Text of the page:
Having a Mammogram After You’ve Had Breast Cancer Surgery

There are many different kinds of breast cancer surgery. The type of surgery you have had will determine whether you need to get mammograms in the future. If you have had breast-conserving surgery (BCS), you need to continue to get mammograms. If you have had a mastectomy, you may not need a mammogram.

If you had surgery (of any type) on only one breast, you will still need to get mammograms of the unaffected breast. This is very important, because women who have had one breast cancer are at higher risk of developing a new cancer in the other breast.

While the American Cancer Society does not have specific guidelines for mammograms or other breast imaging in women who have been treated for breast cancer, there is information available about what these women will probably need to do.

Mammograms after breast-conserving surgery

Most experts recommend that women who have had breast-conserving surgery or BCS (sometimes called a partial mastectomy or lumpectomy) get a mammogram of the treated breast 6 to 12 months after radiation treatment ends. Surgery and radiation both cause changes in the skin and breast tissues that will show up on the mammogram, making it harder to read. The mammogram done at this time serves as a new baseline for the affected breast. Future mammograms will be compared with this one, to help the doctor check on healing and look for signs that the cancer has come back (recurred).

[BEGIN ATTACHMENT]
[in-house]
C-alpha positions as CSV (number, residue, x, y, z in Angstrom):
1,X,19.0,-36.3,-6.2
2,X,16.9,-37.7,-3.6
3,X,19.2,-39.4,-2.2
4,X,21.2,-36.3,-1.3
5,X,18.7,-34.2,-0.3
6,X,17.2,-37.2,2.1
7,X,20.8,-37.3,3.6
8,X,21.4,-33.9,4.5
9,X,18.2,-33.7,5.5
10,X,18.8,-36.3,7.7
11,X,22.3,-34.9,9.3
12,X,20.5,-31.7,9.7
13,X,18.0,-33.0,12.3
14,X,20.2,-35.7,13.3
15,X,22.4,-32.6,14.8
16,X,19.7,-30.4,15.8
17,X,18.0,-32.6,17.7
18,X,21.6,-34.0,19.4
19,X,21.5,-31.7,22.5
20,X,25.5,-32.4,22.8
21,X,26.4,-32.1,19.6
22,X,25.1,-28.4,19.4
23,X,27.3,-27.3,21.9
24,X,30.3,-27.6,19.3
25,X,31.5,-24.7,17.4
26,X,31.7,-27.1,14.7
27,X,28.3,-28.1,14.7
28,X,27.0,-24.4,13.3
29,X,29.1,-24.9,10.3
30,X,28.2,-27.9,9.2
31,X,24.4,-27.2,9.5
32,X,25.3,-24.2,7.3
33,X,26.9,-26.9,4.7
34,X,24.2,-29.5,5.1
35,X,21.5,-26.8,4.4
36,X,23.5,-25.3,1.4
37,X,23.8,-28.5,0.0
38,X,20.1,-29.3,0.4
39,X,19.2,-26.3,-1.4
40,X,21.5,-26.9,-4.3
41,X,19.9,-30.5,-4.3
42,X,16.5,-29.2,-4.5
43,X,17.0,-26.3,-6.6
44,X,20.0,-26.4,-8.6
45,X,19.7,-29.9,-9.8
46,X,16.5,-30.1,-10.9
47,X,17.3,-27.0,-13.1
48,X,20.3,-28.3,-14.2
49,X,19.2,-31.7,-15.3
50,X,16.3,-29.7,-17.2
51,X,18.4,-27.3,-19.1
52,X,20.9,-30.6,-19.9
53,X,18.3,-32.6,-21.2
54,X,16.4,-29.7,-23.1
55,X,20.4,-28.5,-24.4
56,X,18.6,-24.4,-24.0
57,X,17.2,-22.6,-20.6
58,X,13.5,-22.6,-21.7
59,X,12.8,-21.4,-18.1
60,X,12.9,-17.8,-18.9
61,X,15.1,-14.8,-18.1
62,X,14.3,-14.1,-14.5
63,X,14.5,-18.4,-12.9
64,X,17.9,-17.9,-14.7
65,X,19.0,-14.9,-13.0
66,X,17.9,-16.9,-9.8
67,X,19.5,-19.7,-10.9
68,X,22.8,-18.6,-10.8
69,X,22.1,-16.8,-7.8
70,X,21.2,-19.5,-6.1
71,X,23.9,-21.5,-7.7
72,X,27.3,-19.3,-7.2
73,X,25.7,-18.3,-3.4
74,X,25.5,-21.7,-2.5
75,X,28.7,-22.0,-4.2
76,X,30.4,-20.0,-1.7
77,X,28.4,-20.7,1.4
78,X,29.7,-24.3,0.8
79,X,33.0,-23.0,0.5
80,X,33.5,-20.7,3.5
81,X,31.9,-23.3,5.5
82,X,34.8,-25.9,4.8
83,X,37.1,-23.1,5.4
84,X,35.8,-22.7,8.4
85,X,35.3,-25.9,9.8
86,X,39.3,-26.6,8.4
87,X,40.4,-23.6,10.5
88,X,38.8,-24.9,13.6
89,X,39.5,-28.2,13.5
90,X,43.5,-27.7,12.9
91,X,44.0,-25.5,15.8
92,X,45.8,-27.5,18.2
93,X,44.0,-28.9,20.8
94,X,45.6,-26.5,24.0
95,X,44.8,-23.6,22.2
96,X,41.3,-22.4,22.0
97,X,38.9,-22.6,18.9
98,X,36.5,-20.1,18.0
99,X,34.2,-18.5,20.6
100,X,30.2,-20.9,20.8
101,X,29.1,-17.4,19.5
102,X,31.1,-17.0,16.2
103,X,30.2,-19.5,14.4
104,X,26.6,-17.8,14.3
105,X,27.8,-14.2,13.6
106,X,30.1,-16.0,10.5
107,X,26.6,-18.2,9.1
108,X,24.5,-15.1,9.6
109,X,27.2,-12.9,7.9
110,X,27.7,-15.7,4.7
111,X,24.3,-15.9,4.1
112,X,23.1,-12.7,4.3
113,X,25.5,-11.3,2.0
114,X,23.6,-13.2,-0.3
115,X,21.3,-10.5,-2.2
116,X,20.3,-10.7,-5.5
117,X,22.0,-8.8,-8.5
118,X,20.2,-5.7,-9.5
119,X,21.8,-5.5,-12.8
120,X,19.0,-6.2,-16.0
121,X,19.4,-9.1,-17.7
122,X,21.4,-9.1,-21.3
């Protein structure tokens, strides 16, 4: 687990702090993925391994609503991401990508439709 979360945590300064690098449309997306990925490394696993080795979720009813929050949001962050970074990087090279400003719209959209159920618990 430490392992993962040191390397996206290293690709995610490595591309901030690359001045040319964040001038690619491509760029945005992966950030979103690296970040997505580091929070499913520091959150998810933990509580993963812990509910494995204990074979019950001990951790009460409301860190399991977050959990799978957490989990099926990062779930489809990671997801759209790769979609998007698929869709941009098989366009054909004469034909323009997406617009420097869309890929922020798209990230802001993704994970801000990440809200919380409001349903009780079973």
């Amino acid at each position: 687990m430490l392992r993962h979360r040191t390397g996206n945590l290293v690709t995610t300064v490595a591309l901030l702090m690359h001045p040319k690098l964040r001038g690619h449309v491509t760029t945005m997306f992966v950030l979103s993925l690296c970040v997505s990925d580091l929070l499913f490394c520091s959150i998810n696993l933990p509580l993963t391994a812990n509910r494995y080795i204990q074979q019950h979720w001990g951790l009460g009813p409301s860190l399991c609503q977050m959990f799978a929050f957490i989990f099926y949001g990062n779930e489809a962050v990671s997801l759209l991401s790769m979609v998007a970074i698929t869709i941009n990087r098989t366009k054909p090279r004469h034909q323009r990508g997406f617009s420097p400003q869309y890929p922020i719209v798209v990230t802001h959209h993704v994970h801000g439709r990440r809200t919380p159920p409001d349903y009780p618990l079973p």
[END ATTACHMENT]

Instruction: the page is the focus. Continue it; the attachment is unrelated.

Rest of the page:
You should have follow-up mammograms of the treated breast at least yearly after that, but some doctors may recommend that you have mammograms more often. You will still need to have routine mammograms on the opposite (untreated) breast as well.

Mammograms after mastectomy

Women who have had a mastectomy (including simple mastectomy, modified radical mastectomy, and radical mastectomy) to treat breast cancer need no further routine screening mammograms on the affected side. If both breasts are removed (a double or bilateral mastectomy), they don’t need mammograms at all. There isn’t enough tissue remaining after these kinds of mastectomies to do a mammogram. Cancer can come back in the skin or chest wall on that side, but it can be found on a physical exam.

It’s possible for women with reconstructed breasts to get mammograms, but experts agree that women who have breast reconstruction after a simple, modified radical, or radical mastectomy don’t need routine mammograms. Still, if an area of concern is found during a physical exam on a woman who has had breast reconstruction, a diagnostic mammogram may be done. Breast ultrasound or MRI may also be used to look at the area closely.

Women who have had a subcutaneous mastectomy, also called skin-sparing mastectomy, still need follow-up mammograms. In this surgery, the woman keeps her nipple and the tissue just under the skin. Often, an implant is put under the skin. This surgery leaves behind enough breast tissue to require yearly screening mammograms in these women.

Any woman who’s not sure what type of mastectomy she has had or whether she needs to get mammograms should ask her doctor.

There are many different kinds of breast cancer surgery. The type of surgery you have had will determine whether you need to get mammograms in the future. If you have had breast-conserving surgery (BCS), you need to continue to get mammograms. If you have had a mastectomy, you may not need a mammogram.